To celebrate World Oral Health Day (WOHD), the FDI World Dental Federation has published the results of a survey looking into what people around the world believe to be good oral health practices.

The results of the survey – carried out in 12 countries, by Yougov on behalf of the FDI – exposed a significant gap between what people believe to be good oral health practices, versus what they actually do.

‘These survey results highlight an alarming discrepancy between knowledge and actual good oral health practices,’ said Dr Patrick Hescot, FDI president. ‘We want everyone to take control of their oral health this World Oral Health Day and understand that by adopting good oral hygiene habits, avoiding risk factors and having a regular dental check-up, they can help protect their mouths.

‘A healthy mouth allows us to speak, smile, smell, taste, touch, chew, swallow and convey a range of emotions with confidence and without pain, discomfort and disease. Good oral health matters and translates to a better quality of life.’

UK results

The FDI reports Brits to be the most ‘mouth smart’ aware in knowing what is good for oral health, however this doesn’t always translate into action.

In the UK, 83% of survey respondents think that brushing teeth at least twice a day for two minutes with a fluoride toothpaste is important, yet only 64% tend to do it.

When it comes to avoiding excessive amounts of sugar, only 53% do it – despite 78% knowing it’s important for good oral health.

A high proportion of respondents in Great Britain (82%) know that visiting the dentist at least once a year is important, and 66% tend to do it.

Comparing countries

Eight of the countries reported that 50% or more of the people surveyed think it is important to brush your teeth straight after every main meal. Brazil, Mexico, Egypt and Poland were the worst offenders of this incorrect oral health practice (84%, 81%, 62% and 60%, respectively). The FDI recommends waiting at least 30 minutes after eating to brush your teeth to avoid weakening tooth enamel.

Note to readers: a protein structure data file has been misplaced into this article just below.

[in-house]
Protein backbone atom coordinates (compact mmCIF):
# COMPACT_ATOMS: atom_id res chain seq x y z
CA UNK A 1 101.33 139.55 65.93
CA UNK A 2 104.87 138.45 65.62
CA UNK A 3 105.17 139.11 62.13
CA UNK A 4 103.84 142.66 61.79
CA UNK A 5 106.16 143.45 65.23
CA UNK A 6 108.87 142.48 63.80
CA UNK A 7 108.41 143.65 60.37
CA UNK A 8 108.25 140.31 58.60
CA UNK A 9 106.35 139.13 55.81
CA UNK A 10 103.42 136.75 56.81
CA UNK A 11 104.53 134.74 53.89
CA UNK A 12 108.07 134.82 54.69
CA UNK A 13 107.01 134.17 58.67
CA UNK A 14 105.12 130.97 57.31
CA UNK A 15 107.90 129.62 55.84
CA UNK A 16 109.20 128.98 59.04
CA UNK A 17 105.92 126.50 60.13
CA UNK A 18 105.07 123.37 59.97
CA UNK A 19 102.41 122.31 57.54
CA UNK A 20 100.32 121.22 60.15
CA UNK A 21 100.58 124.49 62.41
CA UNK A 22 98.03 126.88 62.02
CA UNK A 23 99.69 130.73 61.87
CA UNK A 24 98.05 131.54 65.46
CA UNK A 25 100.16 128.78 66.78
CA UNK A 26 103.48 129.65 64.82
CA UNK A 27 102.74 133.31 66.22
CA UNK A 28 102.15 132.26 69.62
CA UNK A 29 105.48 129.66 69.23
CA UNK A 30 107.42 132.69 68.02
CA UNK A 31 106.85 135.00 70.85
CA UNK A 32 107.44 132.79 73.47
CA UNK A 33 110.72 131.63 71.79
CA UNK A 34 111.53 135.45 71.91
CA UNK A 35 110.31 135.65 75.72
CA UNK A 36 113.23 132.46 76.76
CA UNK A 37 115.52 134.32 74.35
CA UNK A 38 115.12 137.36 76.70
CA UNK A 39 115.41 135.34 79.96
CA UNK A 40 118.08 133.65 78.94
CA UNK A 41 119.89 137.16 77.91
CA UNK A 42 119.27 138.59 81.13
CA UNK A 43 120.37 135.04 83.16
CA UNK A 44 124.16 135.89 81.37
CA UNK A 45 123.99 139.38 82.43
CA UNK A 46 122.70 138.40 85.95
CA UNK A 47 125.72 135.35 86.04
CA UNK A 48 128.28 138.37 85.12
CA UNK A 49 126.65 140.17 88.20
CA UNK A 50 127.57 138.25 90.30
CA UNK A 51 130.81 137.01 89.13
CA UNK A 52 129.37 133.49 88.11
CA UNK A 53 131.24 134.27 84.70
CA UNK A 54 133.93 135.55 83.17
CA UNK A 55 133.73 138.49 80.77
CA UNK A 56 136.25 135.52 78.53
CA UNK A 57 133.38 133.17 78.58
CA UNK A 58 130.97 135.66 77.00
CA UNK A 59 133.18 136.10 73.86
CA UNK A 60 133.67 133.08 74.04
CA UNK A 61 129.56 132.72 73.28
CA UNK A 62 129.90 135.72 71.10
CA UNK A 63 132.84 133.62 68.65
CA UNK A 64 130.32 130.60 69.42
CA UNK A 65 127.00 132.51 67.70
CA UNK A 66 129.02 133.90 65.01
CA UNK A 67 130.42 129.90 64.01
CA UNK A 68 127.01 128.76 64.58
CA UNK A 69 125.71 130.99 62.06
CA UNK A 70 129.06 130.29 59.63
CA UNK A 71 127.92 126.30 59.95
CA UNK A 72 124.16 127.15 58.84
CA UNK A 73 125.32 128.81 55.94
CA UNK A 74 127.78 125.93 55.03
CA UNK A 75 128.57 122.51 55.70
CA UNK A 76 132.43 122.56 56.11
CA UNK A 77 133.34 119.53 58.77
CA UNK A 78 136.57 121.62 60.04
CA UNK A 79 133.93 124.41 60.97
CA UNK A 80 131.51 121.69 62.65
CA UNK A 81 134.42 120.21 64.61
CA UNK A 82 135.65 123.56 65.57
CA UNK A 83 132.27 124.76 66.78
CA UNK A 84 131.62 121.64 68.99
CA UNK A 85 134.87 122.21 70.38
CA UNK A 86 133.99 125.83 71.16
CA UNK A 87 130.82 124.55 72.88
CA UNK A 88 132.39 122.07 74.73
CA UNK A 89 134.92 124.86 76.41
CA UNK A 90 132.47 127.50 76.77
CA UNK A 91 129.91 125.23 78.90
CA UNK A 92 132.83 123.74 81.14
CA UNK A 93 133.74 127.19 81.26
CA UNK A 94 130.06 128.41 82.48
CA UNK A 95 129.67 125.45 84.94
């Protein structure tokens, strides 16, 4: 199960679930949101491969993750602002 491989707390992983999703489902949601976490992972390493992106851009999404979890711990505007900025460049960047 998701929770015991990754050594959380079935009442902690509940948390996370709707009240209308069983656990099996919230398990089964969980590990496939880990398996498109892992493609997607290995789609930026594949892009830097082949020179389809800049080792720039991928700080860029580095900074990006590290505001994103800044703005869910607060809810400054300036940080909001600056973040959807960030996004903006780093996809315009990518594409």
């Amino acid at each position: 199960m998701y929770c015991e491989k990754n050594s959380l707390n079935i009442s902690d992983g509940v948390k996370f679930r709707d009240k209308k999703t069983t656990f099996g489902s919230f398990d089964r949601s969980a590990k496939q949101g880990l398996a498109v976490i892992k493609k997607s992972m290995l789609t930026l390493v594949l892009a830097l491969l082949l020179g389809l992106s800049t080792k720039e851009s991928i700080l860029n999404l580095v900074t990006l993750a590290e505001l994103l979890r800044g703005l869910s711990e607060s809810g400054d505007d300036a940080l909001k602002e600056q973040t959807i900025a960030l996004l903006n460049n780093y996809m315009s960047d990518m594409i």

The majority of countries surveyed incorrectly believe that rinsing the mouth out with water after brushing is important; Brazil, South Africa, Mexico, India and Canada were found to practise this myth the most (77%, 75%, 73%, 67% and 67%, respectively).

It is actually recommended not to rinse with water straight after brushing to allow maximum exposure to fluoride, which will optimise the preventive effects.

Nearly half the population surveyed in India, South Africa, Brazil and Poland (52%, 49%, 48% and 42%, respectively), felt that drinking fruit juice rather than fizzy drinks was important for good oral health. Fruit juice however, can also be high in sugar, which can cause tooth decay. The FDI recommends keeping consumption of sugary drinks to a minimum as part of a healthy, balanced diet.

Oral health impact

Oral health is integral to our general health and wellbeing; impacting every aspect of our lives. Therefore, the FDI World Dental Federation is using the survey to encourage people to become better informed and take action.

Dr Edoardo Cavalle, WOHD task team chair, stated: ‘Understanding good oral health practices and adopting them early in life, will help to maintain optimal oral health into old age and ensure you live a long life free from physical pain and often emotional suffering caused by oral disease.’

Key survey findings include:

  • Brazil, Mexico and South Africa acted the most ‘mouth smart’ with their oral health habits; while the US, Egypt and Japan came bottom of the list
  • Conversely, Canada, New Zealand and Great Britain were the most ‘mouth smart’ aware in knowing what is good for oral health, but this didn’t always translate into action
  • Eight of the countries reported that 50% or more of the people surveyed incorrectly think it is important to brush straight after every main meal
  • The majority of countries surveyed incorrectly believe that rinsing the mouth out with water after brushing is important.